Nineteen years ago, when a rebellion against the Manchu dynasty was being organized in Southern China, Wang Ching-wei was assigned by the revolutionists to start an insurrection in Peking. He went secretly from Canton to Peking and commenced the work of discovering revolutionists among those who were close to the Manchu household. After much manoeuvring he won the friendship of one of the military commanders of Peking, who agreed to join in a revolt against the dynasty if the revolutionists would create sufficient disturbance to give him a pretext for action.
“How much of a disturbance do you want?” asked Wang.
“If one of the Manchu princes is killed,” replied the commander, “that will be enough.”
It was precisely the answer that Wang Ching-wei wanted. With five of his young revolutionary friends he canvassed the royal family and decided upon one Tsai Lun as the sacrifice. The five young men learned that the prince rose early and went to his palace at 5 o’clock every morning, passing an empty house which stood isolated.
They manufactured a powerful bomb that could he exploded by electricity, and one Winter morning at 2 o'clock they stole to the house, planted the bomb and waited for the prince. All five of them entered into a pact to set off the bomb when the prince appeared and not try to escape. They were prepared to die with the prince.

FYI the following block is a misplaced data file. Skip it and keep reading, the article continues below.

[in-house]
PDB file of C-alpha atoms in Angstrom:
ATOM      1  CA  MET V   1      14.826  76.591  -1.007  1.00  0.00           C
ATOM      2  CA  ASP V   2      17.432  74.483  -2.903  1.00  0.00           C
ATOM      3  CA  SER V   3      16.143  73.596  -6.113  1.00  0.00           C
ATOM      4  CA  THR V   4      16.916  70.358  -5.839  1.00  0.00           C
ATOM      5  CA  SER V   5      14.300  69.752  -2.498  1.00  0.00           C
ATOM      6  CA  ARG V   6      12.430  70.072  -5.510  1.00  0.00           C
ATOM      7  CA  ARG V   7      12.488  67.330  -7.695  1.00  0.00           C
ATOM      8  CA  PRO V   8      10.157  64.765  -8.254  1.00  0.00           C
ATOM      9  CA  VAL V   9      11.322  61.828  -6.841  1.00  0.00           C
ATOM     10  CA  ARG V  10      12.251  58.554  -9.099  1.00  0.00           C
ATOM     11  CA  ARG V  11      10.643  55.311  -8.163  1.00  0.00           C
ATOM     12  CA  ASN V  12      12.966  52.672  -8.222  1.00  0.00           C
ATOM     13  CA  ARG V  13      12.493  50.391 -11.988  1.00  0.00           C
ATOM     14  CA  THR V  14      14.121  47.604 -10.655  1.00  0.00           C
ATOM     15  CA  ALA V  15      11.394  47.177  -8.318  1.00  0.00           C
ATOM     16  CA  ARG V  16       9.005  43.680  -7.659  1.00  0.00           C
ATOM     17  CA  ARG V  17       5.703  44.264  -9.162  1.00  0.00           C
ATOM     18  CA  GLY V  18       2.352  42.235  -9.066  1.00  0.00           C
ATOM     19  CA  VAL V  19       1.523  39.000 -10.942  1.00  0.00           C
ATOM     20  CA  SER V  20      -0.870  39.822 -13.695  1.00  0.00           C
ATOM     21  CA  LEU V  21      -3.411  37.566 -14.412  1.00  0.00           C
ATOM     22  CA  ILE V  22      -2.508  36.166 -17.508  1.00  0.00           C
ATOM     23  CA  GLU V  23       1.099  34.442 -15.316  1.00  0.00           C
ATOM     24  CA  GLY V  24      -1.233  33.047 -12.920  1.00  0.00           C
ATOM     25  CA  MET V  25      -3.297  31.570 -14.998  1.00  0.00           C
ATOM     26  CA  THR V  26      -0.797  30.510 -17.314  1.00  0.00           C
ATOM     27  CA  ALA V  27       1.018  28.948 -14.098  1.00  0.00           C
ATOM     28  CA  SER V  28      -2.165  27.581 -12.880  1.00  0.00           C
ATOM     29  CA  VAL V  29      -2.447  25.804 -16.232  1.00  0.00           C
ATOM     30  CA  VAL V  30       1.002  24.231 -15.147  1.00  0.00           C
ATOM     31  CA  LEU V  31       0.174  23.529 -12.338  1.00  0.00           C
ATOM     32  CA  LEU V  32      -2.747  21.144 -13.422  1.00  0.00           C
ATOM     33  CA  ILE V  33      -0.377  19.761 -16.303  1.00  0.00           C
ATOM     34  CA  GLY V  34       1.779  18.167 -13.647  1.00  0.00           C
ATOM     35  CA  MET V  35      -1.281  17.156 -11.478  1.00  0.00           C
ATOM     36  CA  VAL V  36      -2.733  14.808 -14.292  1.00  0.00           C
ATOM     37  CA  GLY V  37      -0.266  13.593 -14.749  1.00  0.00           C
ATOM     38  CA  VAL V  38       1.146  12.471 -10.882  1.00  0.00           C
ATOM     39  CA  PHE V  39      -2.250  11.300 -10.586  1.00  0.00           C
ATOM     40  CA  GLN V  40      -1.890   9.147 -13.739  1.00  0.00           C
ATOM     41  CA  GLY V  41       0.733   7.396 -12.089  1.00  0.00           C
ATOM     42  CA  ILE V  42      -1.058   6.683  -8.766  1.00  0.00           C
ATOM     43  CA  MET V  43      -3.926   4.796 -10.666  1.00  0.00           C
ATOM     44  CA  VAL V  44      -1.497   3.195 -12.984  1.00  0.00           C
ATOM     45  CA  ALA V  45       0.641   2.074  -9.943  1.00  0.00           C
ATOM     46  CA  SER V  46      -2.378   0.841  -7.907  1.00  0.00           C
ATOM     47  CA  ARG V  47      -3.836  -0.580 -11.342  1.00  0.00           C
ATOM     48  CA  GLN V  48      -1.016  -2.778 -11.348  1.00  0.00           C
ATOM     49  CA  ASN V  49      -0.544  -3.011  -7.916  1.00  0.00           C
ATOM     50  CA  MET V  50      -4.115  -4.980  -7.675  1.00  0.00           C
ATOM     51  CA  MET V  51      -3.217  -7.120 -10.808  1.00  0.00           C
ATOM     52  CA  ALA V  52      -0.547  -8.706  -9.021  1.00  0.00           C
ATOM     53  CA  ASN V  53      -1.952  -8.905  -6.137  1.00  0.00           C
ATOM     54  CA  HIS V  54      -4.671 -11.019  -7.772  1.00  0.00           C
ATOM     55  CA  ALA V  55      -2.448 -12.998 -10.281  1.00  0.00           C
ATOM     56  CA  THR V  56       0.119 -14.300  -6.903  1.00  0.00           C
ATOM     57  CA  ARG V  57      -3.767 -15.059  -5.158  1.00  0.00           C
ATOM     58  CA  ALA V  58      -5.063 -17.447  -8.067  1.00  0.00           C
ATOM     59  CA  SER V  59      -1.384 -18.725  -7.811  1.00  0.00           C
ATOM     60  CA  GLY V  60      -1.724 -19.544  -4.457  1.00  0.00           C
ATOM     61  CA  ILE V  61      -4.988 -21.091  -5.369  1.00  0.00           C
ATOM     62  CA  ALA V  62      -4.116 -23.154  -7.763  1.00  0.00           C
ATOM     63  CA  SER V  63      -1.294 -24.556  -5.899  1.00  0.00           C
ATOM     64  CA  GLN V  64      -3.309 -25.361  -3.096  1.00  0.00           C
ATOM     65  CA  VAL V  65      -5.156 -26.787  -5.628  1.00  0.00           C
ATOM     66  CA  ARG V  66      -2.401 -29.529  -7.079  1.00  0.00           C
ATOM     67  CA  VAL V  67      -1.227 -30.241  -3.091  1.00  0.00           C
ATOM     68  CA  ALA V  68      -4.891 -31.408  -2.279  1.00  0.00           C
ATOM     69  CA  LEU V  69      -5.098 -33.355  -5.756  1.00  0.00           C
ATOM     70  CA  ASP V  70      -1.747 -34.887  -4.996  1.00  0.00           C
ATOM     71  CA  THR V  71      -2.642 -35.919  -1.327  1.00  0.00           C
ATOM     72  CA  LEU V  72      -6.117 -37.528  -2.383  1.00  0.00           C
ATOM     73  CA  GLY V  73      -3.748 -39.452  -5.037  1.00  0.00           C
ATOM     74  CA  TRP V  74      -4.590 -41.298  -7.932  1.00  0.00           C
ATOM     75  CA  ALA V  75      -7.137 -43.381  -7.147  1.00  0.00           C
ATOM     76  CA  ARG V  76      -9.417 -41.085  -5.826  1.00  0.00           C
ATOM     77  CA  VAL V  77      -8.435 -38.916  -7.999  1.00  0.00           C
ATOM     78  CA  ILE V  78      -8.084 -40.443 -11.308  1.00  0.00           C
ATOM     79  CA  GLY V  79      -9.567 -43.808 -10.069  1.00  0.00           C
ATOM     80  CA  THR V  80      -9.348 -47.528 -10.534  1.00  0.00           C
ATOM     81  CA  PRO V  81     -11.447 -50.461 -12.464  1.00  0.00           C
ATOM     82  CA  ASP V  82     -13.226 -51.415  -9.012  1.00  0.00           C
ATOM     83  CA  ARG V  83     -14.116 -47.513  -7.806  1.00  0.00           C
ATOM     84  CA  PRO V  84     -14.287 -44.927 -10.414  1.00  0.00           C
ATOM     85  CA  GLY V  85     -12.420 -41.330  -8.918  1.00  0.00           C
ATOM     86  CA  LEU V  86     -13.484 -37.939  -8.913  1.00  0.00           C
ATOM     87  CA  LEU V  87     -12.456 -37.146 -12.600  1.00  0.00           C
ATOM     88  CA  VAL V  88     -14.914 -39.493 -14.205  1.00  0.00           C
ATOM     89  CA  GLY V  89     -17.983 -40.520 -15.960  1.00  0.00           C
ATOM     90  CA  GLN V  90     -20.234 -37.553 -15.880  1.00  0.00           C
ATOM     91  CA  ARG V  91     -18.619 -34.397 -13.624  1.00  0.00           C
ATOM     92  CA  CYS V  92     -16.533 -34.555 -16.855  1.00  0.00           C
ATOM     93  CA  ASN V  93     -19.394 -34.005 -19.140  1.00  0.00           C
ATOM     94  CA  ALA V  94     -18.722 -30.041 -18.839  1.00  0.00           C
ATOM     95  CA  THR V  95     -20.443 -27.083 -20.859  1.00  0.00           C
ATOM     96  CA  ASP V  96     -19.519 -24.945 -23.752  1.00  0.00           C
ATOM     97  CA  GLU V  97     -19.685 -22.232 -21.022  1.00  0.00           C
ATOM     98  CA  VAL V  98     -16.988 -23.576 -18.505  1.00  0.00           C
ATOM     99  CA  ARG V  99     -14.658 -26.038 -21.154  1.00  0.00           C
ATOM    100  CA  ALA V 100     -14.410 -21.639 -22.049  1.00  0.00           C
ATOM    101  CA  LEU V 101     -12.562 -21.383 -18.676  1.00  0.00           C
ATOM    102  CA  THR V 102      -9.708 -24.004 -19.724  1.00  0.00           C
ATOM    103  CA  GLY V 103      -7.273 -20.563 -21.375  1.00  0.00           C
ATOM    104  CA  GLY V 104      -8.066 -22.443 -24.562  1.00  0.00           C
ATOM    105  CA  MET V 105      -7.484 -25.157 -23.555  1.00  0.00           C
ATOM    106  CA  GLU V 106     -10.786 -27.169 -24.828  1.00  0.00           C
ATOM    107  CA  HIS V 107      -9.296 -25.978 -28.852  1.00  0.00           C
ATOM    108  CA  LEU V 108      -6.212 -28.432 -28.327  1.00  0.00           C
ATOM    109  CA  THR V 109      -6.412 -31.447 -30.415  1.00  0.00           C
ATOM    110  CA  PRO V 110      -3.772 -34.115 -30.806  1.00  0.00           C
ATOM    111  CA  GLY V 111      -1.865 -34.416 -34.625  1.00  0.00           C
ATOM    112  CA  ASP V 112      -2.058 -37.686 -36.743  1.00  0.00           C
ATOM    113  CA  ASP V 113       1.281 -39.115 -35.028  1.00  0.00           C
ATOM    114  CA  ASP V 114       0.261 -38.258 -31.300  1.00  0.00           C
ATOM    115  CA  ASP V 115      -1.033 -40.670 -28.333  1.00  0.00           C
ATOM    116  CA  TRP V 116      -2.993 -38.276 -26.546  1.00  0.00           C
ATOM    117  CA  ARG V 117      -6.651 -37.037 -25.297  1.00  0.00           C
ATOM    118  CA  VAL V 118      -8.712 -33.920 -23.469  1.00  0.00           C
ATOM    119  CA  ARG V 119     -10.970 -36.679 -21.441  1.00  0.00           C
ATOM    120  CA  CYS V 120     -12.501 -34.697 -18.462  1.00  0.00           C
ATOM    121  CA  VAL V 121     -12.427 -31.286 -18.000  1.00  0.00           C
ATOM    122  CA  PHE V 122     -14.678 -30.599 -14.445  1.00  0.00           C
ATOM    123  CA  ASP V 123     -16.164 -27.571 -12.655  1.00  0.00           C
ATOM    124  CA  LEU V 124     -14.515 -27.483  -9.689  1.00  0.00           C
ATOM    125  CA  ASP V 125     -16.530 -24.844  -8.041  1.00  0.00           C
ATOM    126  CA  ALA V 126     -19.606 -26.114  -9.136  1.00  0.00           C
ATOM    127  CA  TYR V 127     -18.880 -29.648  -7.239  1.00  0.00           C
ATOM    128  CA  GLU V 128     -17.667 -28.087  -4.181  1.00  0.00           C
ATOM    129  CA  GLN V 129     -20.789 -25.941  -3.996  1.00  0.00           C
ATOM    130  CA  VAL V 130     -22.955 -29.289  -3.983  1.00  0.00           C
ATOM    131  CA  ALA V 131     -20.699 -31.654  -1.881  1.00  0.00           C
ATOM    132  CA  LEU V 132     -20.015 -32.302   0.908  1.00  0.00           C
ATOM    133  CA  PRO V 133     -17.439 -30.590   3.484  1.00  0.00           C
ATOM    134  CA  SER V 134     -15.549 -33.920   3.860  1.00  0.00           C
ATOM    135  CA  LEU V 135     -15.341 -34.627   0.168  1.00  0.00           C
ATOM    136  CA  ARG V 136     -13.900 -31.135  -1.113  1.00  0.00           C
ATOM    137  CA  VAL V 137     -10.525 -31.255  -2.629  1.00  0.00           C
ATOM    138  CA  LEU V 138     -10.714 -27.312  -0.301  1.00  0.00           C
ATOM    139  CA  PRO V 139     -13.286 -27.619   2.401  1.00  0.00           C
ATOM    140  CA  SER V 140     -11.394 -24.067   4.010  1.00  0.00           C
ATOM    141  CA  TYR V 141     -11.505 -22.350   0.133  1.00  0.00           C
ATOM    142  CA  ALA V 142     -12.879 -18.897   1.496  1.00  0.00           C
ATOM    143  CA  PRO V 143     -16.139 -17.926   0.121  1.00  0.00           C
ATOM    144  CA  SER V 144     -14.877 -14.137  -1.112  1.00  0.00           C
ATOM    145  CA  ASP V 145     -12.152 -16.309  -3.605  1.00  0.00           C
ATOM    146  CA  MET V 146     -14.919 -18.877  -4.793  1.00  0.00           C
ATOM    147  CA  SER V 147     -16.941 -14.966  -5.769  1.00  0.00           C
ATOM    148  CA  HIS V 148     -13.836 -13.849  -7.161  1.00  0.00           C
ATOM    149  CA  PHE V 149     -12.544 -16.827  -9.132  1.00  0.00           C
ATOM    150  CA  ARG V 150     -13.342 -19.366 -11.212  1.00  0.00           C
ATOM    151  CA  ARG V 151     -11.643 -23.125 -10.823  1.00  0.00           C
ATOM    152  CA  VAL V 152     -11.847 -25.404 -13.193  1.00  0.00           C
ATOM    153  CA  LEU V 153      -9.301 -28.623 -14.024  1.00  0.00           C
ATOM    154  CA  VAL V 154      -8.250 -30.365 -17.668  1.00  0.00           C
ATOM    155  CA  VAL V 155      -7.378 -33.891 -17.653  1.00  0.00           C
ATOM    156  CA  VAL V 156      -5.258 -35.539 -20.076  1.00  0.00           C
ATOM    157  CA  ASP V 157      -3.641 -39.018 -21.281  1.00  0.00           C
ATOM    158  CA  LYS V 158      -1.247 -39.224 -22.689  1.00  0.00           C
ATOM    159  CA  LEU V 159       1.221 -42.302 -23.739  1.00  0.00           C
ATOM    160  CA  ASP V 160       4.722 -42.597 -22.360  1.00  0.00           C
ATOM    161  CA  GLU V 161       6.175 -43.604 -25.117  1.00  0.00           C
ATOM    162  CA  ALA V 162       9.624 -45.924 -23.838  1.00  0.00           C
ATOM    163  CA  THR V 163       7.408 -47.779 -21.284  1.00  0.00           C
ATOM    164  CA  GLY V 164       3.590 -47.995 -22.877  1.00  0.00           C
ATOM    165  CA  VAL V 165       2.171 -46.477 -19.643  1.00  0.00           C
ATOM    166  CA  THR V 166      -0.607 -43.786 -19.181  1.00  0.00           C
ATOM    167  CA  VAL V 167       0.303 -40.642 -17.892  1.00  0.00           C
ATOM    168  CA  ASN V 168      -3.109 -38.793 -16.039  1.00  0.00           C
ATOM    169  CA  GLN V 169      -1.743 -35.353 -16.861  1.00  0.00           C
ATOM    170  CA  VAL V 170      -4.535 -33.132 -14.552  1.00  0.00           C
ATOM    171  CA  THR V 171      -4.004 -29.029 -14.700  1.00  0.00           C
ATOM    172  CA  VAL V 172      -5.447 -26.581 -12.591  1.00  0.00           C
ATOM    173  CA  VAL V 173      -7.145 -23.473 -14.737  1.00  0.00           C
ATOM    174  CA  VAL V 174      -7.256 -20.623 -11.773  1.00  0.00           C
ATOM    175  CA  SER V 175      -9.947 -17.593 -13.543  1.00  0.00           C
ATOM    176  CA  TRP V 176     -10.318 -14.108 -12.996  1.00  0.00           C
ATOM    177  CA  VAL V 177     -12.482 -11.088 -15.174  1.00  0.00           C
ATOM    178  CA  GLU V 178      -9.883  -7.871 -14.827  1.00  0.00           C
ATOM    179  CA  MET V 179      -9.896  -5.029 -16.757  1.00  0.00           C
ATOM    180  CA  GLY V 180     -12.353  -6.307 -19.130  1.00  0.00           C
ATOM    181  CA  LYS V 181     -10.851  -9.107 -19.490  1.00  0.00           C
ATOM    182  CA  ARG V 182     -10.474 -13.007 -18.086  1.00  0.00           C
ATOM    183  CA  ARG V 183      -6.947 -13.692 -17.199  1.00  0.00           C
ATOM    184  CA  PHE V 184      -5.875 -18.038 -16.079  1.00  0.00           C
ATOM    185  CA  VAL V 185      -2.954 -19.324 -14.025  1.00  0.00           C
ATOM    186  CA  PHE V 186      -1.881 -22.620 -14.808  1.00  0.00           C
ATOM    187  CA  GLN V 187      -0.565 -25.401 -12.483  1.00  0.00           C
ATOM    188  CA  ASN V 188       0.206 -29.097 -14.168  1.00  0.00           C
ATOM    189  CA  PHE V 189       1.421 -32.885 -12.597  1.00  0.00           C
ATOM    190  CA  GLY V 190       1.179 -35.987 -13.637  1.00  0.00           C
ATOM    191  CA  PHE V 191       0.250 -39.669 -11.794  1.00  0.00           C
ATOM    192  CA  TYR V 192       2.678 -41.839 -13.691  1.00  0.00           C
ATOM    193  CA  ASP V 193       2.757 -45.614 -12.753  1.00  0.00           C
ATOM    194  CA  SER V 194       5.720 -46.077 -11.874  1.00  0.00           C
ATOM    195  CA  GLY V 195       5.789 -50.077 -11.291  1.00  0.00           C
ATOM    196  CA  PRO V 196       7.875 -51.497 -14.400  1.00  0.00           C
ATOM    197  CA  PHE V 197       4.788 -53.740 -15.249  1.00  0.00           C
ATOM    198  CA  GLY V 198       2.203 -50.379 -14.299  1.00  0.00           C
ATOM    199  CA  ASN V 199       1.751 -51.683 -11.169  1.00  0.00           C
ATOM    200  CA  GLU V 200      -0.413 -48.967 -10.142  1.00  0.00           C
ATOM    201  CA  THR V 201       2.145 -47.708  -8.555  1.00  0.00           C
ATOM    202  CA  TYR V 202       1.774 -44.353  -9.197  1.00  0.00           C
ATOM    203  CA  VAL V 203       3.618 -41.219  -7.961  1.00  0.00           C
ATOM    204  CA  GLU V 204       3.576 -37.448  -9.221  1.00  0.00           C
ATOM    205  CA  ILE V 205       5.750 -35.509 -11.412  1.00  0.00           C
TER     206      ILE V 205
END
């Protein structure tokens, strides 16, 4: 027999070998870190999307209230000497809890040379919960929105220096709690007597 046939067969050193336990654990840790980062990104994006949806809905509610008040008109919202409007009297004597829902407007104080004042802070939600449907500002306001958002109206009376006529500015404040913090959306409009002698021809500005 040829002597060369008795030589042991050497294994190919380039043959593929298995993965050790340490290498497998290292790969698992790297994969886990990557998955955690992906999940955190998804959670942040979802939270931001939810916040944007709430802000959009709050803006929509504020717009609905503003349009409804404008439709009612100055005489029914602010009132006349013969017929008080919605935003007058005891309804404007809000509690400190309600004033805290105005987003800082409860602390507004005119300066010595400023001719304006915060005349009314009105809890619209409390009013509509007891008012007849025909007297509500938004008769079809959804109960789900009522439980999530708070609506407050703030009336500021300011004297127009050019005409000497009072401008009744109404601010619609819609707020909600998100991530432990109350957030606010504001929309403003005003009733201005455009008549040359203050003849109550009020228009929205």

Defeated by Dog’s Bark
Here a certain dog entered the picture. Probably he was a Manchu dog; at any rate he had an excellent nose for revolutionists. He scented something unfamiliar about that vacant house and began to bark. A suspicious guard came, and summoned other guards. Presently five young men who had been willing to die as martyrs to the republican cause found themselves sentenced to die.
But Tsai Lun was a prince gifted with curiosity. He was interested to know why five young men hated him so bitterly that they were willing to blow themselves into eternity with him. He had Wang Ching-wei brought before him and asked:
“Why are you a revolutionist?”
For Wang that was an easy question.
“There are so many reasons why I am a revolutionist,” he replied, “that it would take me several days to give you an adequate answer. With your permission I would like to write my answer.”
Saved By His Style
The prince consented, and Wang Ching-wei wrote for three days. The prince, astonished by the power and finish of Wang’s literary style, commuted the sentence of all five young revolutionists to life imprisonment. When the republican revolution finally succeeded, two years later, in overthrowing the Manchu dynasty, Wang Ching-wei issued from prison a national hero.
Wang Ching-wei worked side by side with the late Dr. Sun Yat-sen for many years as his personal assistant. In the eyes of the Chinese people Wang is the natural successor to Dr. Sun, but the Nationalists do not emphasize his power because they are opposed to one-man domination of their movement. Wang is best known as head of the Kuomintang, which controls the Nationalist Government under a one-party system, but he has held many other posts. In 1918 he served as Minister of Finance and Director of the Salt Administration of the Chinese Republic.